(PORTLAND, ORE. - May 31, 2007) Amid rising volatility in the region, two physicians with Medical Teams International are headed to Kabul, Afghanistan to treat Afghan children suffering from landmine blasts and other traumatic injuries. The New York City twin surgeons-a cardiologist and an urologist- are making their second trip to the country in 17 months.
Drs. Vince and Vance Moss are scheduled to spend four weeks in Kabul, performing reconstructive surgeries at the Tanghi Saidan Community Health Clinic and training healthcare providers in updated surgical procedures.
The doctors have been instrumental in setting up a rehabilitation unit at the Kabul medical clinic. The Moss brothers raised more than $10,000 in donated medical supplies-including splints, bandages, crutches and collapsible wheelchairs-which they will carry in when they arrive June 2. Medical supplies, equipment and medicines are nonexistent in the region and patients often lose limbs and mobility because of the critical shortages.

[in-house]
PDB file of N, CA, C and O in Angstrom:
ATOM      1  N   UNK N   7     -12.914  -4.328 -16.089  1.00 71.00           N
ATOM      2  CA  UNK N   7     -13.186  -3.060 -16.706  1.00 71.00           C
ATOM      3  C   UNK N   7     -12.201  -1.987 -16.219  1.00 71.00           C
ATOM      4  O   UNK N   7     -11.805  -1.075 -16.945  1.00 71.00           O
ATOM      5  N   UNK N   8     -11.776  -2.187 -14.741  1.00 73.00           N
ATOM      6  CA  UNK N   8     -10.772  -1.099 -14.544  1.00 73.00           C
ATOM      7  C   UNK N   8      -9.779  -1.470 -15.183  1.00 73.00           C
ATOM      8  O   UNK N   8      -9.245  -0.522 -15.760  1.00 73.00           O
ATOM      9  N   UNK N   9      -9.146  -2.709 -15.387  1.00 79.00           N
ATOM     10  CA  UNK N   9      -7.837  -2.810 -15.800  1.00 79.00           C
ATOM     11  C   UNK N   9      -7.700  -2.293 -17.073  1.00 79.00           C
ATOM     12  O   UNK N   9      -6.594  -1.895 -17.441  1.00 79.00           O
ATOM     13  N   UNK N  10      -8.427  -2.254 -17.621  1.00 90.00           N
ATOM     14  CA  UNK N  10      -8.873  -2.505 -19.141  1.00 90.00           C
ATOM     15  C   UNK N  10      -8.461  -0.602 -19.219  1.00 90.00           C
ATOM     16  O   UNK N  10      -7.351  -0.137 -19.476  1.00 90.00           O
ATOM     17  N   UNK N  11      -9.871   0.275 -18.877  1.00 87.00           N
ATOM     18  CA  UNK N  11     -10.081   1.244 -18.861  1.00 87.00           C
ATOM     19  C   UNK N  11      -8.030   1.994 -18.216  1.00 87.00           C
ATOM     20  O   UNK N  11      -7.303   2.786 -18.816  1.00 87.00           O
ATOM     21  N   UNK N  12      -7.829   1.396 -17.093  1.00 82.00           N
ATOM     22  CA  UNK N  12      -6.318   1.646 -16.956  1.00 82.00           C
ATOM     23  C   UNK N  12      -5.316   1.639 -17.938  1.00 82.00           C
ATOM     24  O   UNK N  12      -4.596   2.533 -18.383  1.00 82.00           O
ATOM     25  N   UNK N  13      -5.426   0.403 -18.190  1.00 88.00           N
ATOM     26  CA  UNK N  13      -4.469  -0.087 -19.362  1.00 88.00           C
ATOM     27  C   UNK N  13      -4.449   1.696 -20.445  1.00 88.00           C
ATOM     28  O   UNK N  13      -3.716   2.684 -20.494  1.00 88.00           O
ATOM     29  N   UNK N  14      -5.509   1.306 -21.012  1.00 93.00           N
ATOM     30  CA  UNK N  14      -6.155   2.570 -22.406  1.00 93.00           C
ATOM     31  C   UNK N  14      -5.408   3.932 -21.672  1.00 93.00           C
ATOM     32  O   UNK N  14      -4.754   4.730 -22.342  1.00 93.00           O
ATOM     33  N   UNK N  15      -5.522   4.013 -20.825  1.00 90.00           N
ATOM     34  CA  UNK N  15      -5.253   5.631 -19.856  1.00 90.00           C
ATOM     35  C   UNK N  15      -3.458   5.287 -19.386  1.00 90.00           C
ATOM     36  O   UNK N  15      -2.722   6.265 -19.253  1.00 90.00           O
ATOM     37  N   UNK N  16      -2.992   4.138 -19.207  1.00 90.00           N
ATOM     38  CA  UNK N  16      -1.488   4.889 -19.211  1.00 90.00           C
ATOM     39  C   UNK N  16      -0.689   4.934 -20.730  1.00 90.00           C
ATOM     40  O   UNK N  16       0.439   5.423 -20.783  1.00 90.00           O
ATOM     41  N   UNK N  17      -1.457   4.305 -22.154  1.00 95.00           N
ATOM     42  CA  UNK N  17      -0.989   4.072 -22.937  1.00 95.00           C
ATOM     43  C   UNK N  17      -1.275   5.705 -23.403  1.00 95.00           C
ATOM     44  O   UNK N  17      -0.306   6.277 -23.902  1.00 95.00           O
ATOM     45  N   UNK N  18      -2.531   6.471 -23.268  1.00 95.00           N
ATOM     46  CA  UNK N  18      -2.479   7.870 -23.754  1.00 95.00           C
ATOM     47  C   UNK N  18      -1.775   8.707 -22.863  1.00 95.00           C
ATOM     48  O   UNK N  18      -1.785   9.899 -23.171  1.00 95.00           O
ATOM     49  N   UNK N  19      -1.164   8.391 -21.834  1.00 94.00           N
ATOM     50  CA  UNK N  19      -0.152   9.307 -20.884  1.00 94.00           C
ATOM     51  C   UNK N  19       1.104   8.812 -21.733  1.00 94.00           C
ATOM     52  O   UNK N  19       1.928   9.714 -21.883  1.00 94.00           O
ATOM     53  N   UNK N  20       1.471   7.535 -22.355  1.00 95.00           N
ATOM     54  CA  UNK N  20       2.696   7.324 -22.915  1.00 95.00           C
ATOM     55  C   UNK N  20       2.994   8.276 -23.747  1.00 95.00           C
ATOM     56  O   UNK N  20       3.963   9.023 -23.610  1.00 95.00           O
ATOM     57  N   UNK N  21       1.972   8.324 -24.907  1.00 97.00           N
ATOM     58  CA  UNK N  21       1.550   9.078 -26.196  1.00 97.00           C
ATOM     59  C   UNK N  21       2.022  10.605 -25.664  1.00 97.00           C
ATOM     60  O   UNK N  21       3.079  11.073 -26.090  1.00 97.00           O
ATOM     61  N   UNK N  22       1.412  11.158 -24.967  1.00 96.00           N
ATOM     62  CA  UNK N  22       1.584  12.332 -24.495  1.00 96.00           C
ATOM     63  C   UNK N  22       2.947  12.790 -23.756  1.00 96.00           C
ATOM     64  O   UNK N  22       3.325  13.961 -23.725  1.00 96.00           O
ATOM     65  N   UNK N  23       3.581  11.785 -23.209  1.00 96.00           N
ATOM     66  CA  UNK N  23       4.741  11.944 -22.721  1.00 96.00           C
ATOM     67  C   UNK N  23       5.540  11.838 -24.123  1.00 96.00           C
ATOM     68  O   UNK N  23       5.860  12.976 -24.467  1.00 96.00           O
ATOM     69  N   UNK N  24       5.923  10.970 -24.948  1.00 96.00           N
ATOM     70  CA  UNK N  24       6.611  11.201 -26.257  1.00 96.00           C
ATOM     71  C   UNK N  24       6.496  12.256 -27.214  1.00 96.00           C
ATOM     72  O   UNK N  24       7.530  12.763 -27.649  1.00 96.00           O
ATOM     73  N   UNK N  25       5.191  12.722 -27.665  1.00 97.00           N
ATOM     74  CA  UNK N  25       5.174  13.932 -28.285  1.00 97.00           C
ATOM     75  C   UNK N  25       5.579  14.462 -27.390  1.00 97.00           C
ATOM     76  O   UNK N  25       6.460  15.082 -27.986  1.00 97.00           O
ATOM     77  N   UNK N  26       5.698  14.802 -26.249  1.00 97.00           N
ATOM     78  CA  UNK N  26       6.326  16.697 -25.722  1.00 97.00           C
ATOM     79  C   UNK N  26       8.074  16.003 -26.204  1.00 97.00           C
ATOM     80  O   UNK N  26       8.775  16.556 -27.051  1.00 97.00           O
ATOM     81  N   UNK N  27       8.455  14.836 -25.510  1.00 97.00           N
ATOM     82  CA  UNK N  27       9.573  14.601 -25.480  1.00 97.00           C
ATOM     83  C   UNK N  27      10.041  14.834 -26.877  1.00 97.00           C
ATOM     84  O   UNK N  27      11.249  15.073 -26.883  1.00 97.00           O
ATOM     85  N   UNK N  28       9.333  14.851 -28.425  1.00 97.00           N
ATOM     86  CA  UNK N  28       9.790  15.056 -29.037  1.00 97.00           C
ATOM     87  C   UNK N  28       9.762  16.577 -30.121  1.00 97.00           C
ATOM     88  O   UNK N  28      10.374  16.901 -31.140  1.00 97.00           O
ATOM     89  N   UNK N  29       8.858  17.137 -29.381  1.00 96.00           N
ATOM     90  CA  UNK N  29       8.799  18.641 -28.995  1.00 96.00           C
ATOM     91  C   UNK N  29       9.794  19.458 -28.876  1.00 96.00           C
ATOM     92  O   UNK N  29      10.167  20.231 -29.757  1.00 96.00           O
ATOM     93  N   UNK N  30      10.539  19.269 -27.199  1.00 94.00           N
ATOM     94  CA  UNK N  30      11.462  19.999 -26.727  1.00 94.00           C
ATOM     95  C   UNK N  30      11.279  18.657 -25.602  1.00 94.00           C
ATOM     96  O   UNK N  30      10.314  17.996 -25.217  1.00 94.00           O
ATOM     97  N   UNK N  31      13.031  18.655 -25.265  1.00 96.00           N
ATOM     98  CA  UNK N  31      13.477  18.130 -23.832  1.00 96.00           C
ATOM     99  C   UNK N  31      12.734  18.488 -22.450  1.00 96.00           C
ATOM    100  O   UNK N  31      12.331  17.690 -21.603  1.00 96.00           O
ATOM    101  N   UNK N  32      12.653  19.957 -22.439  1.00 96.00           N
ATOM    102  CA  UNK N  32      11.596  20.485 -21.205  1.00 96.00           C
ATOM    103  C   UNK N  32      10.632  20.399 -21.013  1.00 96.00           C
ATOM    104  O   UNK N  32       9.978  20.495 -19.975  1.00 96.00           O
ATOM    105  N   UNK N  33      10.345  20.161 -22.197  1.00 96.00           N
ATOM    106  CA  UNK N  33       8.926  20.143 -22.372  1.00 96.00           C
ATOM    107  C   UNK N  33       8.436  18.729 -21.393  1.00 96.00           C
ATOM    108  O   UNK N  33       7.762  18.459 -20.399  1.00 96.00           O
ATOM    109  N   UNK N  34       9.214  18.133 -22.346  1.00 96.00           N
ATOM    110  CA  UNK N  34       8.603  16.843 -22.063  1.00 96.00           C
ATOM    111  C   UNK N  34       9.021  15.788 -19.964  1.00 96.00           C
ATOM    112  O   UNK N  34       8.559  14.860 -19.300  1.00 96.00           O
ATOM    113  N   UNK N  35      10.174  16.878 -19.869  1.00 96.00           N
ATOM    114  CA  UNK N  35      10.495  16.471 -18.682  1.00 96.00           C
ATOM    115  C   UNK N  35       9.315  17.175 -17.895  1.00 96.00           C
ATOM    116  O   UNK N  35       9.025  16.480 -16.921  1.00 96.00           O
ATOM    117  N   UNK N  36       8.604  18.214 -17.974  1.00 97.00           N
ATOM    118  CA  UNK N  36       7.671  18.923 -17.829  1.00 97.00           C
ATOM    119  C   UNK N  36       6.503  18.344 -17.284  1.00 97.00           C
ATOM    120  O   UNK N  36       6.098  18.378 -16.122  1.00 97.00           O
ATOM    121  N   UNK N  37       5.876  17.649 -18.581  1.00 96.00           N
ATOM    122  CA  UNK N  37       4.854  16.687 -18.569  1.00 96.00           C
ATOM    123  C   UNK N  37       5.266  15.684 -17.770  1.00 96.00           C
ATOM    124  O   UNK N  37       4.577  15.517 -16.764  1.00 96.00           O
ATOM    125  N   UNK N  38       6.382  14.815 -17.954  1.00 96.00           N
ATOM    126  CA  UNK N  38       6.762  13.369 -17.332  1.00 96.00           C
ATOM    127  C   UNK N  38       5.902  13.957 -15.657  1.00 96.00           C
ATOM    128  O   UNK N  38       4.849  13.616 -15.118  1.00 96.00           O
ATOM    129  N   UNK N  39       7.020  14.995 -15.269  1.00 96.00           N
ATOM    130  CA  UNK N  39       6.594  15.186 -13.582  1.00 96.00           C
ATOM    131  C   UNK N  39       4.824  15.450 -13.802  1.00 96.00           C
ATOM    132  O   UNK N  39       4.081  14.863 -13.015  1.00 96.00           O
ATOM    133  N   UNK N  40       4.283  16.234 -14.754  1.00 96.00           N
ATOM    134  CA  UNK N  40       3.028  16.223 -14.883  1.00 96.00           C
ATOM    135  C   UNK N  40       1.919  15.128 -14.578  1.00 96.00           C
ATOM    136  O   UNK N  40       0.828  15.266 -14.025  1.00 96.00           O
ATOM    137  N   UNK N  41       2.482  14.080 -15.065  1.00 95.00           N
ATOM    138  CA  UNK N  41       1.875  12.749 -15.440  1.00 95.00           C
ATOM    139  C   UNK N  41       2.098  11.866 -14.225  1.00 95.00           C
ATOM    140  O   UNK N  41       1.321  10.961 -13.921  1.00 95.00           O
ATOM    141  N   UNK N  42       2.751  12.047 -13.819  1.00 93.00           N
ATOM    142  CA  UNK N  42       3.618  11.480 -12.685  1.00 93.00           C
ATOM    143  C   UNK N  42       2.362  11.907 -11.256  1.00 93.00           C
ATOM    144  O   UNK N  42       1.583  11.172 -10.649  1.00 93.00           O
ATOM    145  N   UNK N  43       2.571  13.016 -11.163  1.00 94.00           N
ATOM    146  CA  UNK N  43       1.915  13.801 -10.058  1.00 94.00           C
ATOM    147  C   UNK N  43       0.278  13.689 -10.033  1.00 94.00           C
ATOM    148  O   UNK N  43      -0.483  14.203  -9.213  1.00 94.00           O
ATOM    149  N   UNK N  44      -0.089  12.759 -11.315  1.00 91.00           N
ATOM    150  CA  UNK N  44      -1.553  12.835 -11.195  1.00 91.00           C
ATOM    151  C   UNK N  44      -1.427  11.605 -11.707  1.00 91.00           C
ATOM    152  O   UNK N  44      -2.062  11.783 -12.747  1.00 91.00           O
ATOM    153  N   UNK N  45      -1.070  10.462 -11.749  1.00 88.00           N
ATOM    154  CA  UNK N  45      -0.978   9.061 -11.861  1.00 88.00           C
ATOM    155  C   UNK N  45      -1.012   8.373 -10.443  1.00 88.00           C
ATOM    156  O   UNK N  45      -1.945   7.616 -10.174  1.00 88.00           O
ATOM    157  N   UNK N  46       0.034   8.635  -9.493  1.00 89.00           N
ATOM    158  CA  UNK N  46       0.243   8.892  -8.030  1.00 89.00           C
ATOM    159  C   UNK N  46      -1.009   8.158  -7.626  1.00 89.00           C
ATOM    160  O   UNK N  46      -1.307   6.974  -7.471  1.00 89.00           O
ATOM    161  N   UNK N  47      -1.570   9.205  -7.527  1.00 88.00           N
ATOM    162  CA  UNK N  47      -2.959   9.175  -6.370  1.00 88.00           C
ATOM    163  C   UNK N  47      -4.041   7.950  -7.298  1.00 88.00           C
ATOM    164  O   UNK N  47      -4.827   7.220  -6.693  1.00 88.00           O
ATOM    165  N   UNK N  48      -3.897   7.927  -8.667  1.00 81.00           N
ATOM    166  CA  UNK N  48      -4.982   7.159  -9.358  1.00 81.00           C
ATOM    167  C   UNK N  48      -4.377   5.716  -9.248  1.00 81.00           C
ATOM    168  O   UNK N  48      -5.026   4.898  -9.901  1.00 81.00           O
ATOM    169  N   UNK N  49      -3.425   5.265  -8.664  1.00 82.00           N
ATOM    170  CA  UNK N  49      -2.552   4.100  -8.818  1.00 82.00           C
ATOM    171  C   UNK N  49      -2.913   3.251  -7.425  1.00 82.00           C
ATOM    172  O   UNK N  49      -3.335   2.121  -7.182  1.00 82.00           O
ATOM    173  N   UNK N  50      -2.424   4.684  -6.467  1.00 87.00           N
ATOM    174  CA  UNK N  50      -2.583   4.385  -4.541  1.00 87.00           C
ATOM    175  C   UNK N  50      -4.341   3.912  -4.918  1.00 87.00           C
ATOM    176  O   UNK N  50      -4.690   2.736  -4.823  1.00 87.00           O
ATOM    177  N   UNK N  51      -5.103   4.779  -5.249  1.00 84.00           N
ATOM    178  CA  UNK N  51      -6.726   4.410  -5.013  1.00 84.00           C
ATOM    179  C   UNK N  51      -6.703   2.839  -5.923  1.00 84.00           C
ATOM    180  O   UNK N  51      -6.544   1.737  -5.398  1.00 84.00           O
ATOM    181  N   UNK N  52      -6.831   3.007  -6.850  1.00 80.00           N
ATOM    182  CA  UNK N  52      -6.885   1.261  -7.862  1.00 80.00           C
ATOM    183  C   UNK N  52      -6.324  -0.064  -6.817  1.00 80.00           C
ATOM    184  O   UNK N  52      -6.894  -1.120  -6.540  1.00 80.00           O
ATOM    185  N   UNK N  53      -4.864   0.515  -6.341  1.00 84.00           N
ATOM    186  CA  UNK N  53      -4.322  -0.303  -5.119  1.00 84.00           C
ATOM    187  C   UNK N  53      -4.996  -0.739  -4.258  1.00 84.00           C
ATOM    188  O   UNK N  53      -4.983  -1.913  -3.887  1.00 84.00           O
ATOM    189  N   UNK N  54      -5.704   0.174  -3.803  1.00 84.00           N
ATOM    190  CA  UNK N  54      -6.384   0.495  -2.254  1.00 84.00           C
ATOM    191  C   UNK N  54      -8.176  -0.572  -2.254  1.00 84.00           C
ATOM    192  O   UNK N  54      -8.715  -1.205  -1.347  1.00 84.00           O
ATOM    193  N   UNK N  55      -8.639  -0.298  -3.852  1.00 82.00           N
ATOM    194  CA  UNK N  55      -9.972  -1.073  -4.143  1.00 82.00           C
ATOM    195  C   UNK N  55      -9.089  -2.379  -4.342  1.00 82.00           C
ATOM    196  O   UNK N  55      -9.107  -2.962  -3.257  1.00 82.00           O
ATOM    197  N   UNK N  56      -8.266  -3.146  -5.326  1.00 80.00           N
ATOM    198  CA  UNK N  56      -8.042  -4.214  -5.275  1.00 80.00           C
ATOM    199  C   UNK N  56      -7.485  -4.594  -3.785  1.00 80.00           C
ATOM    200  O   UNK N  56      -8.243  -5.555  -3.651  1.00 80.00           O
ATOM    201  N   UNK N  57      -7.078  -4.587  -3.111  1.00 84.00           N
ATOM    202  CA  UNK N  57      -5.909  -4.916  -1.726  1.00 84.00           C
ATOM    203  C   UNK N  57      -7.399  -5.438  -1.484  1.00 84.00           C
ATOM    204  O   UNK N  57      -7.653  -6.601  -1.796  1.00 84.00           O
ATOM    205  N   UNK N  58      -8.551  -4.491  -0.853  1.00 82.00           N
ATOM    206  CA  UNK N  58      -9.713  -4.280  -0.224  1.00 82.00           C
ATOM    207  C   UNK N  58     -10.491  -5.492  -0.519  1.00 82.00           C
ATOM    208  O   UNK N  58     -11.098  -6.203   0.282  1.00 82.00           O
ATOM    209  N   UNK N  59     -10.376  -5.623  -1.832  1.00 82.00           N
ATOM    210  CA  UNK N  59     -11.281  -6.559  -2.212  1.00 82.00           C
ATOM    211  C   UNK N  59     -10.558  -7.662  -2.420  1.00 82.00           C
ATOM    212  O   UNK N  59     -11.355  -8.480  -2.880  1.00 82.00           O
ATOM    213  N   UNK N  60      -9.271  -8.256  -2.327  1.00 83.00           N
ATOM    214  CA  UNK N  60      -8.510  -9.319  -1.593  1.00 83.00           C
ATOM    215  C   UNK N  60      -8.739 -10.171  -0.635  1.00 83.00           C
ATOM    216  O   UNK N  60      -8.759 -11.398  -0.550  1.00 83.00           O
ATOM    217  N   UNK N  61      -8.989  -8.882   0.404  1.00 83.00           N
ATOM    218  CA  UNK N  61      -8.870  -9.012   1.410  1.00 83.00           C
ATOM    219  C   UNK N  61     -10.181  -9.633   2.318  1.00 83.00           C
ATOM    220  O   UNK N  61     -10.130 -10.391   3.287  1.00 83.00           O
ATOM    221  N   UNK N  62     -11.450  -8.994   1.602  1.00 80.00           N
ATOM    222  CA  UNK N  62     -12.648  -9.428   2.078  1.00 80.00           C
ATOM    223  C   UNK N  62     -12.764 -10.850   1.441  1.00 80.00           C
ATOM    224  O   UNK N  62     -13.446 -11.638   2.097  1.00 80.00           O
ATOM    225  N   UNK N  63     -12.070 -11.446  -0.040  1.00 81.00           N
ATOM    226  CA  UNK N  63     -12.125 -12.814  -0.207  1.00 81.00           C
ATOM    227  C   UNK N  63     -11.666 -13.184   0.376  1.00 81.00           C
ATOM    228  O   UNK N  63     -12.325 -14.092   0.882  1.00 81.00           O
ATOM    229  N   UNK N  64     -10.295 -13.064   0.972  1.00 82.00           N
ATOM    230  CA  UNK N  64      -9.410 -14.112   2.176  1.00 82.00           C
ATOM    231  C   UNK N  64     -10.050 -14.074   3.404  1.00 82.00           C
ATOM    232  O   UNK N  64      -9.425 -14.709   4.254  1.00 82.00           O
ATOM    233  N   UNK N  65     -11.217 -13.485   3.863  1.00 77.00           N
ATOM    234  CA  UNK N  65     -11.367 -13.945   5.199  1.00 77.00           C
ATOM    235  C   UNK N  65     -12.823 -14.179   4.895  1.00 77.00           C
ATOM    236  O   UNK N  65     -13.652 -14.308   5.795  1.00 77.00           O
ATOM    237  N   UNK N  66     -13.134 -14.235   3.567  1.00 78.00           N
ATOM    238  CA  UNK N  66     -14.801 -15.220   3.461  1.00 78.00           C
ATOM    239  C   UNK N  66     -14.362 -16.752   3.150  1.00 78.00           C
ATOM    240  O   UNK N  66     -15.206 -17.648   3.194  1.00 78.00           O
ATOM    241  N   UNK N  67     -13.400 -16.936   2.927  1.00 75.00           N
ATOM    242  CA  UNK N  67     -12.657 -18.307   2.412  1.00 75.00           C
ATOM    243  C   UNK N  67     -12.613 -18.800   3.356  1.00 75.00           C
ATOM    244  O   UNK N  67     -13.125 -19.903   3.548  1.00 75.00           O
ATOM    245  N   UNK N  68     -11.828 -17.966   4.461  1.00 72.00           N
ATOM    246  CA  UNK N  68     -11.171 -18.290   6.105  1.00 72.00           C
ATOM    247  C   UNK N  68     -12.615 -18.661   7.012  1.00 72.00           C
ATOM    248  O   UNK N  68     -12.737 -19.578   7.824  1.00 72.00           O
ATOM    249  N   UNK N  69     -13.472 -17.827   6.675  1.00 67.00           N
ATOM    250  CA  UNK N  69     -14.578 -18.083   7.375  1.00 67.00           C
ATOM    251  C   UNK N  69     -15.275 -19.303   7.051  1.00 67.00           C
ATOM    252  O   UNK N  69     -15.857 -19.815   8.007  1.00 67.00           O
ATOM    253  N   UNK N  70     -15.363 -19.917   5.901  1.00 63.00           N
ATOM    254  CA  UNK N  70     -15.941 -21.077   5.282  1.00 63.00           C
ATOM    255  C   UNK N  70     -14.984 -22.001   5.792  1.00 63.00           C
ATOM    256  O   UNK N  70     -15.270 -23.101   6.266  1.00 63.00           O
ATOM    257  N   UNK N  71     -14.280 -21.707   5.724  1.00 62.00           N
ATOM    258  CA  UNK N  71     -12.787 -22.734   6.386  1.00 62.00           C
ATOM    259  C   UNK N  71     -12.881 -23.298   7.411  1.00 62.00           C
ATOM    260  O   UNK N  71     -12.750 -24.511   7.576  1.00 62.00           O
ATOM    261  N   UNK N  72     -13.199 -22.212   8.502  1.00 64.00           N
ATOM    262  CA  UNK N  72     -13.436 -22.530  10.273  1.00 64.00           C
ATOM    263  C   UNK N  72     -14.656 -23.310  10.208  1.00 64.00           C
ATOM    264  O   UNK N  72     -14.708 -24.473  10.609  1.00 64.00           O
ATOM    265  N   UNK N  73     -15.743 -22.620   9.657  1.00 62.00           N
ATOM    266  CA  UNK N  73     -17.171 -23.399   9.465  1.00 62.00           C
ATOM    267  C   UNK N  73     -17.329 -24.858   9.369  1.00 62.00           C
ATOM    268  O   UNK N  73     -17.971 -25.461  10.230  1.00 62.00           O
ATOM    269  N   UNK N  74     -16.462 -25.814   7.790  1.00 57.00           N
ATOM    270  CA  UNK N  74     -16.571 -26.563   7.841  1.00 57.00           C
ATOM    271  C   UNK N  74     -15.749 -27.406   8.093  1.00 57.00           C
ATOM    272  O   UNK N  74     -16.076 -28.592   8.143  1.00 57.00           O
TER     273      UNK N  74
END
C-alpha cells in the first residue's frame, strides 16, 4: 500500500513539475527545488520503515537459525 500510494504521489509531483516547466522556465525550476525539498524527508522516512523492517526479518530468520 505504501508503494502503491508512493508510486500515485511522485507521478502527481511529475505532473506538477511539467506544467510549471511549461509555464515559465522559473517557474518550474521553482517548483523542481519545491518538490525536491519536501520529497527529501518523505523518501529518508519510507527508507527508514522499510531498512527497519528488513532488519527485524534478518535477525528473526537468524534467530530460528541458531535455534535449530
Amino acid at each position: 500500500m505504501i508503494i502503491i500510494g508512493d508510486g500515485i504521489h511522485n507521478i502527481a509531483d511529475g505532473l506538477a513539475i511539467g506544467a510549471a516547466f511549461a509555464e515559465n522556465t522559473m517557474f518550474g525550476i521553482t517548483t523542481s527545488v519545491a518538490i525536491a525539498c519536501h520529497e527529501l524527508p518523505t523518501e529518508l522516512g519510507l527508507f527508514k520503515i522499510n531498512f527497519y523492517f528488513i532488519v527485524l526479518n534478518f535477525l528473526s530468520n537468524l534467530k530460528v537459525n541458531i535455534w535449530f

"As Afghanistan continues to rebuild and recover, the work of the Moss brothers will bring much hope and help, especially for children suffering from landmine blasts and others who have not had access to surgical care," says Brian Heidel, director of international development programs for Medical Teams International. "Their work will also help the local medical professionals to improve the quality of care they provide to their people."
Medical Teams International is partnering with Morning Star Development for this mission, a relief agency based in Kabul whose goal is to rebuild Afghanistan and its families through community development.
Medical Teams International has been working in war-torn Afghanistan since November 2001. The country has endured a Soviet takeover, an ongoing civil war, repeated attacks by the Taliban and years of drought---all during the past 30 years. The civil strife has created a fragmented health care system with few trained professionals. Medical Teams International is working to meet the needs of the Afghan people through shipments of medical supplies and volunteer medical teams. The agency plans to send nine teams to Afghanistan during 2008.